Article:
Kenyan Calvin students respond to Nairobi terrorist attack

Last Saturday’s terrorist attack at Westgate Mall in Nairobi, Kenya left at least 61 civilians dead and has had reverberations across the world. Calvin students from Kenya have felt the effects of the attack.

Rosslyn Academy is an international Christian school with 640 students. For many students who attend the school, Westgate Mall is a popular destination for weekends outings.

“Westgate Mall is the mall that we all hang out at,” said Ji Eun Lee, a Calvin sophomore who is a missionary kid who grew up in Nairobi. “At least every other weekend we would be there.”

“It’s like coming home and hearing on the news that Mall of America has been overrun by terrorists who are shooting people indiscriminately,” said Joella Ranaivoson, a recent Calvin graduate who grew up in Nairobi and attended Rosslyn Academy. “That’s the kind of madness that it was for four days while the police tried to get control of Westgate.”

In addition to local students, the mall is also significant for the international community living in Nairobi.

“The Westgate [shootings] especially affect the expatriate communities in Nairobi (of which there are many), because places like Westgate are frequented by expatriates, as well as national Kenyans,” explained Ranaivoson.

Grace Thuo, a sophomore at Calvin, was born and raised in Kenya. Westgate Mall was a frequent hangout place for her family and friends. So when Thuo heard news about the attacks, she promptly called her family.

“When I wake up the first thing I do is check Facebook, and that’s what happened — that’s how I found out about it the first thing Saturday morning,” Thuo said. “My first reaction was to call my family, because we always used to hang out there — that was our weekend spot — and that’s where my brother goes to when he’s out of school, so I was having a panic attack.”

Thuo’s family was unharmed by the shootings, but news of the tragedy still hit home.

“I started reading the news and everything was really surreal,” Thuo said. “It didn’t seem like that could happen to a place like that. It just seemed like it was so put together when we were there, it was such a happy place. And so it didn’t really seem like it was happening. The whole Saturday was really hard.”

At least two students from Rosslyn Academy were personally affected by the mall attack and lost immediate family members.

“A girl was going there to celebrate her birthday with middle school friends,” Thuo said. “She got shot in the arm, and her dad got shot and died at the scene.”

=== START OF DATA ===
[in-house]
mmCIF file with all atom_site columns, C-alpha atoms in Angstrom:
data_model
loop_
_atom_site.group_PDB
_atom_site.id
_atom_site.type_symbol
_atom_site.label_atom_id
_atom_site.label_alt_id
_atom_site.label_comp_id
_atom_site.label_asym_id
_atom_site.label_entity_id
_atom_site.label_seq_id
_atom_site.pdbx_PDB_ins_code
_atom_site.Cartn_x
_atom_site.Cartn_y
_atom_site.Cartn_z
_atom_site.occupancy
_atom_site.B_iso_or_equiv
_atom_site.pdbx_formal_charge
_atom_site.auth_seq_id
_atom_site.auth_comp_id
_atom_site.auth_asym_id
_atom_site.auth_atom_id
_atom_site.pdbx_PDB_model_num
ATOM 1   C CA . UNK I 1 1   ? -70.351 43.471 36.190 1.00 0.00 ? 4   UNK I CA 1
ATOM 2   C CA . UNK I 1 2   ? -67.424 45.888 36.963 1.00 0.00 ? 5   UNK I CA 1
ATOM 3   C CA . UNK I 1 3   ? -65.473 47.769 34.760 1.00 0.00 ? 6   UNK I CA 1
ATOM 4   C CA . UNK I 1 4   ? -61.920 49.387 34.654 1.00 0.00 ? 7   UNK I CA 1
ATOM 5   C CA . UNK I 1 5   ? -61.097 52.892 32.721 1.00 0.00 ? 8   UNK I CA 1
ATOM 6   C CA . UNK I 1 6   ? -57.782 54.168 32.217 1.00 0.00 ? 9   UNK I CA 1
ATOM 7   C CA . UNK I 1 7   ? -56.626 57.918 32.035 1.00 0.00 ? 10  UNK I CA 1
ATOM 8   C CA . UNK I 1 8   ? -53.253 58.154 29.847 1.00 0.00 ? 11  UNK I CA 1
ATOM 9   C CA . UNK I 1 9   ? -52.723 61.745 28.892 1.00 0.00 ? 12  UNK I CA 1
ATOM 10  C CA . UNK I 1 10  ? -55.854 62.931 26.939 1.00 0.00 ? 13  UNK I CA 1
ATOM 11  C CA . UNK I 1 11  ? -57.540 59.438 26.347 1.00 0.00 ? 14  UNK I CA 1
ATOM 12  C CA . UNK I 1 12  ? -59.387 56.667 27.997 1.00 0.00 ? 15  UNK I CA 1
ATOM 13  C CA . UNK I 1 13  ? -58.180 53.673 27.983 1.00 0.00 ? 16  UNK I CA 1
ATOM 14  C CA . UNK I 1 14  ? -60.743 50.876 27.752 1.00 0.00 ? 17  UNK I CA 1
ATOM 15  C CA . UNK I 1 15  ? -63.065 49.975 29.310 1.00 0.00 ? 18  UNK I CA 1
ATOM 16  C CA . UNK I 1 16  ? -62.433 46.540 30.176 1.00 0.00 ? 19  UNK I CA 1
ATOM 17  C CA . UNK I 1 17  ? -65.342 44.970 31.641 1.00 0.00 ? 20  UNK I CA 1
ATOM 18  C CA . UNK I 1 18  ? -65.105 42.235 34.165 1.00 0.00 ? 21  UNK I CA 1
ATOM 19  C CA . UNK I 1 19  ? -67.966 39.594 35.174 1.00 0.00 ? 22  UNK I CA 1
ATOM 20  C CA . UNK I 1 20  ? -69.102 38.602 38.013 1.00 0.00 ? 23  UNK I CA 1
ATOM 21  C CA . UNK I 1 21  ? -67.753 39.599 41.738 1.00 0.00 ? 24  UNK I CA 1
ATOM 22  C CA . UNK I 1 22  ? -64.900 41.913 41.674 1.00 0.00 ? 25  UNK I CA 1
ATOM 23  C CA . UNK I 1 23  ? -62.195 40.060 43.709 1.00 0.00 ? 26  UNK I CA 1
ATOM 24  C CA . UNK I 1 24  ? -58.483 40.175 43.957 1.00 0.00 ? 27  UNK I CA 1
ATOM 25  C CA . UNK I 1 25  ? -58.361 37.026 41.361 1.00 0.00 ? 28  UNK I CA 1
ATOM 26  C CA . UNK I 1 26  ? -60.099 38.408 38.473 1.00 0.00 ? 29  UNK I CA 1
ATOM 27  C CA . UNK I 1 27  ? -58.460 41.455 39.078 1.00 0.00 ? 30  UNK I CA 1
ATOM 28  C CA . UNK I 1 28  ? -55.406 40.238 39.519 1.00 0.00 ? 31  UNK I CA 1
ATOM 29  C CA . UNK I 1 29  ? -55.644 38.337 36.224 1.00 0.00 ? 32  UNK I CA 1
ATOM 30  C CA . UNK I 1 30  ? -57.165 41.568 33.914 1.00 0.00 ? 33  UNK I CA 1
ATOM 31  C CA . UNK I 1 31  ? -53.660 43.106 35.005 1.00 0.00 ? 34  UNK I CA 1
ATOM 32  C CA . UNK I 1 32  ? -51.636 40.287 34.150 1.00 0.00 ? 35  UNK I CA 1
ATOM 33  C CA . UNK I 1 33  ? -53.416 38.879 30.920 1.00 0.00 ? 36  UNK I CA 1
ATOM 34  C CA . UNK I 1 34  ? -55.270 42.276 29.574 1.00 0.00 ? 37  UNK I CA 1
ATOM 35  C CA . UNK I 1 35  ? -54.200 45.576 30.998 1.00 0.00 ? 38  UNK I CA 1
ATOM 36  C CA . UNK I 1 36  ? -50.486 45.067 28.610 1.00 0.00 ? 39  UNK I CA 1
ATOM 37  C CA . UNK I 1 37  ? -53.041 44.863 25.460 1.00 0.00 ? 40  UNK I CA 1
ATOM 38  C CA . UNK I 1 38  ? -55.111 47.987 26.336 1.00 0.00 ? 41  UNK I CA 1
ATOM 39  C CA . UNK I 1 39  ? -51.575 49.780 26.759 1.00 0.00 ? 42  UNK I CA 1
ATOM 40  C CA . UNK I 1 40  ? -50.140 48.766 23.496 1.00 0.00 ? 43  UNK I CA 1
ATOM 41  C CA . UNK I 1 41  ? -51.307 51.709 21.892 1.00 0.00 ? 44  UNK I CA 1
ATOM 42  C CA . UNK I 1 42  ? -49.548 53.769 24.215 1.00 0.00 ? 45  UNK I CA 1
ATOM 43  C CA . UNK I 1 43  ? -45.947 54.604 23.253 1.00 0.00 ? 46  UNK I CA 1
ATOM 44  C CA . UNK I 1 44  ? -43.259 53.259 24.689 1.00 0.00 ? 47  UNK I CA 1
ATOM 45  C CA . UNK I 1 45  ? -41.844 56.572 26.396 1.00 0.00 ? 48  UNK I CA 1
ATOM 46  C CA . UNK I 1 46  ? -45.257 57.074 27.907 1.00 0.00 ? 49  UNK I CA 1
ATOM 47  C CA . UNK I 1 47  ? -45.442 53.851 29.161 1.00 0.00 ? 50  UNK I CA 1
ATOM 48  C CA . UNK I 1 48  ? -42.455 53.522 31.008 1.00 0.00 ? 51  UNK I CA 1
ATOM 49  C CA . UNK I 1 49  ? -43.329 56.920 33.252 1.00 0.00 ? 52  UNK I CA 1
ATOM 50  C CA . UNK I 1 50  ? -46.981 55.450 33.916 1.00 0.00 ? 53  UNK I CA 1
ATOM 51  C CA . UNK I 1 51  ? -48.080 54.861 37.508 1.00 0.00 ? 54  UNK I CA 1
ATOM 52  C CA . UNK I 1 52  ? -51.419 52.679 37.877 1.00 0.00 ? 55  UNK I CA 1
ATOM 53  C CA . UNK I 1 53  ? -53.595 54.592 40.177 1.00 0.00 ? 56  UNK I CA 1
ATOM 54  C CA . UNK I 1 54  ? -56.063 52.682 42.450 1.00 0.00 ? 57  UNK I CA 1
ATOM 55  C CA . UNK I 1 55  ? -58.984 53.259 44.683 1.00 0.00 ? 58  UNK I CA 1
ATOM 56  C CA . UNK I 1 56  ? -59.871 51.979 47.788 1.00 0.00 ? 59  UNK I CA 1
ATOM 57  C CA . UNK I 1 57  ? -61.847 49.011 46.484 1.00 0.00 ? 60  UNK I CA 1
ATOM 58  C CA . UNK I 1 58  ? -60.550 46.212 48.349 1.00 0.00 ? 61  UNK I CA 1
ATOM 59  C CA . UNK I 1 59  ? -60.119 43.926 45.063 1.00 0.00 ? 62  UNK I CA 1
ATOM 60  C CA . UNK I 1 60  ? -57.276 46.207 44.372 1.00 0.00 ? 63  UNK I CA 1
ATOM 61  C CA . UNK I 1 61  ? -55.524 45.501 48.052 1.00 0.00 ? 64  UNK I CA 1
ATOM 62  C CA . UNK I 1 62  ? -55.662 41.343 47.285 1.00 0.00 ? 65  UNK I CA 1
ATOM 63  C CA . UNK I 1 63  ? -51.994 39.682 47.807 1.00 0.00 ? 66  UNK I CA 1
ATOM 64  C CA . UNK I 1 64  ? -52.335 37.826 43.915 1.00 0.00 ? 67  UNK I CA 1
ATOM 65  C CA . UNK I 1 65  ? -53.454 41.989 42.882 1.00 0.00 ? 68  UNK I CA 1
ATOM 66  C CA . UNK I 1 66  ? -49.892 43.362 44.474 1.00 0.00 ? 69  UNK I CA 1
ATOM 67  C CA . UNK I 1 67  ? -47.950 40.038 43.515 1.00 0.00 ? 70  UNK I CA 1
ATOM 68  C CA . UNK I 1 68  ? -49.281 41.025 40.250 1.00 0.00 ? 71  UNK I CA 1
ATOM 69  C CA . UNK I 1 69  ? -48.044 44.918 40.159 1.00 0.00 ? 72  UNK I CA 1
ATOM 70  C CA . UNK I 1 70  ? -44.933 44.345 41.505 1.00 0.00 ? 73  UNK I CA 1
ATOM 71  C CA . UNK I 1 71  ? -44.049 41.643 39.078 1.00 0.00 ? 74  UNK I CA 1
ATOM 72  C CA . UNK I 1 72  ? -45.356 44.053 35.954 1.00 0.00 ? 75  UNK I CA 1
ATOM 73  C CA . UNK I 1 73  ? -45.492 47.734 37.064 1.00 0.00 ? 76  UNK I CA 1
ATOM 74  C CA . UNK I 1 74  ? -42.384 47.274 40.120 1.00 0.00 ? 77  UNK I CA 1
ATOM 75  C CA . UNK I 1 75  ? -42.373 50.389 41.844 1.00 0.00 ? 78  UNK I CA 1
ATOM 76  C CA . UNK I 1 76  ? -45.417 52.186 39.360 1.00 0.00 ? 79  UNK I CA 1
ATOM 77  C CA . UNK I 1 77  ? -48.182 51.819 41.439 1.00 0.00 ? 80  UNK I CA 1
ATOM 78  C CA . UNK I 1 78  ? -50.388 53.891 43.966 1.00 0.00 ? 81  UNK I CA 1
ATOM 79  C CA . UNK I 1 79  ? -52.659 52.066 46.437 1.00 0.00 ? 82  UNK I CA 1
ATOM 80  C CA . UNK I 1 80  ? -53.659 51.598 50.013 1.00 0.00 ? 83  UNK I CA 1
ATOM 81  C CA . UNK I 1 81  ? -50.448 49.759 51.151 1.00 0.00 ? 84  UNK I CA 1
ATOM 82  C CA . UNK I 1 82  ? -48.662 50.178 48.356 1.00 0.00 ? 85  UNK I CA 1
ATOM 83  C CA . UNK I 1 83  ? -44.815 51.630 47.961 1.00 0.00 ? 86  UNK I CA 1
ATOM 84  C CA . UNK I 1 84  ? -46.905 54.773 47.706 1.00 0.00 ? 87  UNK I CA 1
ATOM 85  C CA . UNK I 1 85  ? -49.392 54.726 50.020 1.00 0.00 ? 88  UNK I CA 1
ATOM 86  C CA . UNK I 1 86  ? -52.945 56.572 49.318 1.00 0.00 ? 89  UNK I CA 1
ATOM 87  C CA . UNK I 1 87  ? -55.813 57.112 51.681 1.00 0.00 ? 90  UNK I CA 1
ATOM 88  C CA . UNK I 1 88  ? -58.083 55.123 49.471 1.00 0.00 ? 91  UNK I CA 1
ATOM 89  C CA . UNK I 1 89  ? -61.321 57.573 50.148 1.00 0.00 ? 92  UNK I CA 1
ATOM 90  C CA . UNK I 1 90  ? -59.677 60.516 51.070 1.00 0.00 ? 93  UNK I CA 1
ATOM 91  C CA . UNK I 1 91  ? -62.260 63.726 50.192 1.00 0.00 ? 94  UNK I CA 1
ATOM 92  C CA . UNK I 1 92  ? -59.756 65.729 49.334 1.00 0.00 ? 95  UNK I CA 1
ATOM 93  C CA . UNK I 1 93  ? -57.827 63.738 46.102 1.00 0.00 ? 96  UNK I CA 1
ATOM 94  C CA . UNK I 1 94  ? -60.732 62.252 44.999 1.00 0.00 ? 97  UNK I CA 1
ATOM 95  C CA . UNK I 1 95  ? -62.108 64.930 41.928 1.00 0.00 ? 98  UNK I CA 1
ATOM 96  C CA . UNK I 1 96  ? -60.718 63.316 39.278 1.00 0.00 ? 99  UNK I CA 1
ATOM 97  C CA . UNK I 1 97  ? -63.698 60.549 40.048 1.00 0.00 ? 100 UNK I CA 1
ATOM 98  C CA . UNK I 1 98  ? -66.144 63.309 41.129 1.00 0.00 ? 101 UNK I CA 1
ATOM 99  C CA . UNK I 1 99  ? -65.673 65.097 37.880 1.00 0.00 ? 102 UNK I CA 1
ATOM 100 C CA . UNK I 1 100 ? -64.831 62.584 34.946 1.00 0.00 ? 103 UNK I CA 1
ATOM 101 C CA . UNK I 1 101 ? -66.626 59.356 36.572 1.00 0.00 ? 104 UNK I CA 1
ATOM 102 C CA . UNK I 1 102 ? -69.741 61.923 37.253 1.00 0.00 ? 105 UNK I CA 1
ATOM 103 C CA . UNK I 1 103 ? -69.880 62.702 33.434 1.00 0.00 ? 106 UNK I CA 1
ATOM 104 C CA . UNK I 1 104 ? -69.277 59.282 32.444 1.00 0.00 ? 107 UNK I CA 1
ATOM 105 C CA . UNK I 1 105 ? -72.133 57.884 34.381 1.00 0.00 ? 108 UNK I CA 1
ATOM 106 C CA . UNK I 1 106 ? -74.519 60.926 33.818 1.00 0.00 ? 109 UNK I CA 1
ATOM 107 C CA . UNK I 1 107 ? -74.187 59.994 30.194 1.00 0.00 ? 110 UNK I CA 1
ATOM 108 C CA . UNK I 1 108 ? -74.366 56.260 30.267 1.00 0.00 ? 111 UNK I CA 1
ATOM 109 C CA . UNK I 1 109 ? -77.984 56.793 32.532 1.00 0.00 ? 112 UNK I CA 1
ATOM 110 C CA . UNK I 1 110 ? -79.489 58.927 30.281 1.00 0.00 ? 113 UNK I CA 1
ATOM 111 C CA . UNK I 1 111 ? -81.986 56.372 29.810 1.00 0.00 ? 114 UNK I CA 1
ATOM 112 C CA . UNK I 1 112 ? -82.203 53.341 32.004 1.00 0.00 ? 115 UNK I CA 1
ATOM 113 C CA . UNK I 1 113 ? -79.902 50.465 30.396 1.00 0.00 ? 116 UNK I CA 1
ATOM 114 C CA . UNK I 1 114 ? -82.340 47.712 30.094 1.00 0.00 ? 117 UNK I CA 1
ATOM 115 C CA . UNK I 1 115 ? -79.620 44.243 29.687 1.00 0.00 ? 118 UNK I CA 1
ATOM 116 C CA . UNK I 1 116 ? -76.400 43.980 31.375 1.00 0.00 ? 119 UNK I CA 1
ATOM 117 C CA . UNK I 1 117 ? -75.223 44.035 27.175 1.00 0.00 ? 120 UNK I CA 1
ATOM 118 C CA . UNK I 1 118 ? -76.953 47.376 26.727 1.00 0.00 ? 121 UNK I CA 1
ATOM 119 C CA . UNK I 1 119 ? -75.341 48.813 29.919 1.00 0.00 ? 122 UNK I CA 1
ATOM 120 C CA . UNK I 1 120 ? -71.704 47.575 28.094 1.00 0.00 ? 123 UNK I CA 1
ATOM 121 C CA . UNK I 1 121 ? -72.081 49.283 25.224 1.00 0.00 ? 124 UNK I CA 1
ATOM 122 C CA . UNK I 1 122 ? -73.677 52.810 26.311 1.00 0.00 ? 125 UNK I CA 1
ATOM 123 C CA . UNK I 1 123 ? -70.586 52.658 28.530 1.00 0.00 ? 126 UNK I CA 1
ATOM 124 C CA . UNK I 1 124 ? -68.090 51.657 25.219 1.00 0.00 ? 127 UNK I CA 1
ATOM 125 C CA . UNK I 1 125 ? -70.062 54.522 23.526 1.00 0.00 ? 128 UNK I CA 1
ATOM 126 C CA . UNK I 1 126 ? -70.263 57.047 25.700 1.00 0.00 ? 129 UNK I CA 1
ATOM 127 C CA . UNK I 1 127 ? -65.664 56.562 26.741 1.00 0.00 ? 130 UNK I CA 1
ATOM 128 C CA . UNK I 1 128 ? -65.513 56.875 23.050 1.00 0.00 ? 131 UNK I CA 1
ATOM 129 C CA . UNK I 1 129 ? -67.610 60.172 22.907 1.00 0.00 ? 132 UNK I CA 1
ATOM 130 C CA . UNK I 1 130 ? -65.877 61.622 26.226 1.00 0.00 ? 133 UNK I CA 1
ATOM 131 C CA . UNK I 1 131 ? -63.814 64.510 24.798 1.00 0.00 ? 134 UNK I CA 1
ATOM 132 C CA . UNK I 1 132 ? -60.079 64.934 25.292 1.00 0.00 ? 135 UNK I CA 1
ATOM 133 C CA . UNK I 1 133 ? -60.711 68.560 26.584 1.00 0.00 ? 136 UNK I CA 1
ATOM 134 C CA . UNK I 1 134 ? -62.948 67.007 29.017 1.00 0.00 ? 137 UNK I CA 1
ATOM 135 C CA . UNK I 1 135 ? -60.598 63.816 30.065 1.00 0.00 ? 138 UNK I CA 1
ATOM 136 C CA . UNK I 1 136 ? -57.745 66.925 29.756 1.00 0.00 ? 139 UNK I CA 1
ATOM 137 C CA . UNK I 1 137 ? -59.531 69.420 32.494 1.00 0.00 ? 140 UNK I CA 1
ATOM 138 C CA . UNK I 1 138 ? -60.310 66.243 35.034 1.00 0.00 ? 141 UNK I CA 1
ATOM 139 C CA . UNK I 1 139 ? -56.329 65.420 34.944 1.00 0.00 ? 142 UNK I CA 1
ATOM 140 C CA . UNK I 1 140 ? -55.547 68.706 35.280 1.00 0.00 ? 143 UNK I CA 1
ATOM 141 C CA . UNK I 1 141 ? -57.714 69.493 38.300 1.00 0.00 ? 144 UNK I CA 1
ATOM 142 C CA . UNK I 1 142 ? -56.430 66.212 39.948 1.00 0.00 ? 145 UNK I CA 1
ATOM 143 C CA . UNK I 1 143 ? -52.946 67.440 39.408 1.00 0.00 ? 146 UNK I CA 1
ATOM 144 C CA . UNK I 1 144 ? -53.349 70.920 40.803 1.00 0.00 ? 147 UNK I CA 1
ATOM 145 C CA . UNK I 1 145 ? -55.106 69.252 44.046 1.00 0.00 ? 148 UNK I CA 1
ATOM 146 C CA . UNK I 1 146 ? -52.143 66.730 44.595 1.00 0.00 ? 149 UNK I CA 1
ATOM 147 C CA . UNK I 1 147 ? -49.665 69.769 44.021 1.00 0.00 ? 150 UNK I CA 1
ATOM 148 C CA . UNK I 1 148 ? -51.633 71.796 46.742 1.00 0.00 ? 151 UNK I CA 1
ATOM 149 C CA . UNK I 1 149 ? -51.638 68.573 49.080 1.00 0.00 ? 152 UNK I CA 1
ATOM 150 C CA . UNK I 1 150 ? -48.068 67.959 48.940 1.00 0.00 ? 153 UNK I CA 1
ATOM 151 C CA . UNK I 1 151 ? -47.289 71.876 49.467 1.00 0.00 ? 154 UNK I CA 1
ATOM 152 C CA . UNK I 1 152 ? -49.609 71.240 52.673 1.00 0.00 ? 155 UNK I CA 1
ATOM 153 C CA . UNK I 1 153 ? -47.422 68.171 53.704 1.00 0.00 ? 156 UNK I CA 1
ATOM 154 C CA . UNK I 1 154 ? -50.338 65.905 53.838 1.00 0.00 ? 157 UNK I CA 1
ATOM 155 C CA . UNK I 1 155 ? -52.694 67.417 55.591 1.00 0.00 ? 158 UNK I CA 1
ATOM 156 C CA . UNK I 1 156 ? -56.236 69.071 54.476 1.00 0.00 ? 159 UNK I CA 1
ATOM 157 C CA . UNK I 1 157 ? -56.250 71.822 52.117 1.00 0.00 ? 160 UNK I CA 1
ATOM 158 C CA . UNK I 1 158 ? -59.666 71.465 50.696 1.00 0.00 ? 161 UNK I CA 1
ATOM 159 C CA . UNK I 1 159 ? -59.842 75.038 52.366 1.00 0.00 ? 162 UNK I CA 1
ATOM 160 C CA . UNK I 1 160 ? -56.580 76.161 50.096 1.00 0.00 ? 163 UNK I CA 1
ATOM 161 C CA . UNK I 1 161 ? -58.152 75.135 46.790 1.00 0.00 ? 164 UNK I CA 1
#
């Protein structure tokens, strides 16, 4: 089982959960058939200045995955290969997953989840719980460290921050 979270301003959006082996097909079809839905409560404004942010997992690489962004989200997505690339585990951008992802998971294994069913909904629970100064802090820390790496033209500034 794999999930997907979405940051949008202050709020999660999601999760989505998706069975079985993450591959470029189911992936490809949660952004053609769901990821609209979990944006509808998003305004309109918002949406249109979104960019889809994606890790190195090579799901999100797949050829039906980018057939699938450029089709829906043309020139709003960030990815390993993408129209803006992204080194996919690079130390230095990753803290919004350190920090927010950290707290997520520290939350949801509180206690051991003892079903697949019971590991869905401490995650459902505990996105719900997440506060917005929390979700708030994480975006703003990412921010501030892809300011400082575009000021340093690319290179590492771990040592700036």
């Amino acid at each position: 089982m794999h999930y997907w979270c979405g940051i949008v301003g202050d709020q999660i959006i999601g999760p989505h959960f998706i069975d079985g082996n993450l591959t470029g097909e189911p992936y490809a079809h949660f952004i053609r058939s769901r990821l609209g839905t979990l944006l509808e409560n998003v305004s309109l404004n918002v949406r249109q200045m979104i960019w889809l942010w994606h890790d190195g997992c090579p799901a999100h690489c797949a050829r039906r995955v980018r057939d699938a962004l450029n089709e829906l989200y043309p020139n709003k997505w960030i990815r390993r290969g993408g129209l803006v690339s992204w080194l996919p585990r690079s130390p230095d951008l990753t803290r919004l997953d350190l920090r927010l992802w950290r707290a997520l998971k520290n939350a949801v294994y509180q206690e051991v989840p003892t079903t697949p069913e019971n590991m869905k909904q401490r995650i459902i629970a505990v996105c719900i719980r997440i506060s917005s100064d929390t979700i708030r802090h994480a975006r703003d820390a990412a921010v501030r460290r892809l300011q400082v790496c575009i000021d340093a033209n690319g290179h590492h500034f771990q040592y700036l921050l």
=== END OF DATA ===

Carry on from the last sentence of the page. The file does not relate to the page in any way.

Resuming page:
“There was another boy who suffered from a shrapnel wound and thermal wounds, his mother passed away from the grenades,” Lee added.

But even more students could have been victims of the attack.

“There was a high school retreat happening the same weekend,” Lee said. “The fact that there was this high school retreat happening at this time was just a miracle, because there could have been so many more students. My sister could have been there.”

Thuo’s brother, who attends school in Kenya, has a friend who was in the mall during the shootings.

“His friend was actually in the mall, but he managed to escape,” Thuo said. “But the things he saw, he couldn’t even talk about it.”

Despite the ongoing threat and hostage situation, the people of Kenya came together to support the Kenyan soldiers during the four-day standoff.

“The way that the Kenyan people really pulled together was really cool to see,” Thuo said. “I saw pictures of this one restaurant called Mediterraneo, and they were taking pizza to the soldiers, and there were these other women who were taking hot tea to the soldiers as well. So many people were giving blood, so many students from Rosslyn were giving blood. That was really cool to see, but it was also really heartbreaking.”

The lack of attention and a unified response to the Nairobi attacks from the Christian community at Calvin was concerning for Lee.

“I think the whole situation sheds light on me and it rebukes me as I came into this realizing that this is not personal for others, and that others were not personally affected, but I want you to respect it and I want you to care as a Christian community especially to have a brotherly concern towards us,” she said.

“But that makes me think of other things happening such as in Pakistan that also deserve attention and realizing that if it doesn’t affect us personally it is hard to give attention to the matter. It rebukes me to pray about these things and be more attuned to these things and it makes me rethink this whole idea of a Christian community. It is supposed to affect us in the same personal way that it has affected me, [since] we claim we are brothers and sisters in Christ.”

Ranaivoson agreed.

“Two suicide bombers killed 75 people outside a church in Peshawar, Pakistan on Sunday,” she said. “Again, we have students here who were raised in Pakistan, who have family and friends there, who are dealing with this grief without the support of their community. We need to acknowledge this loss and stand with them in their grief. Kenya and Pakistan.”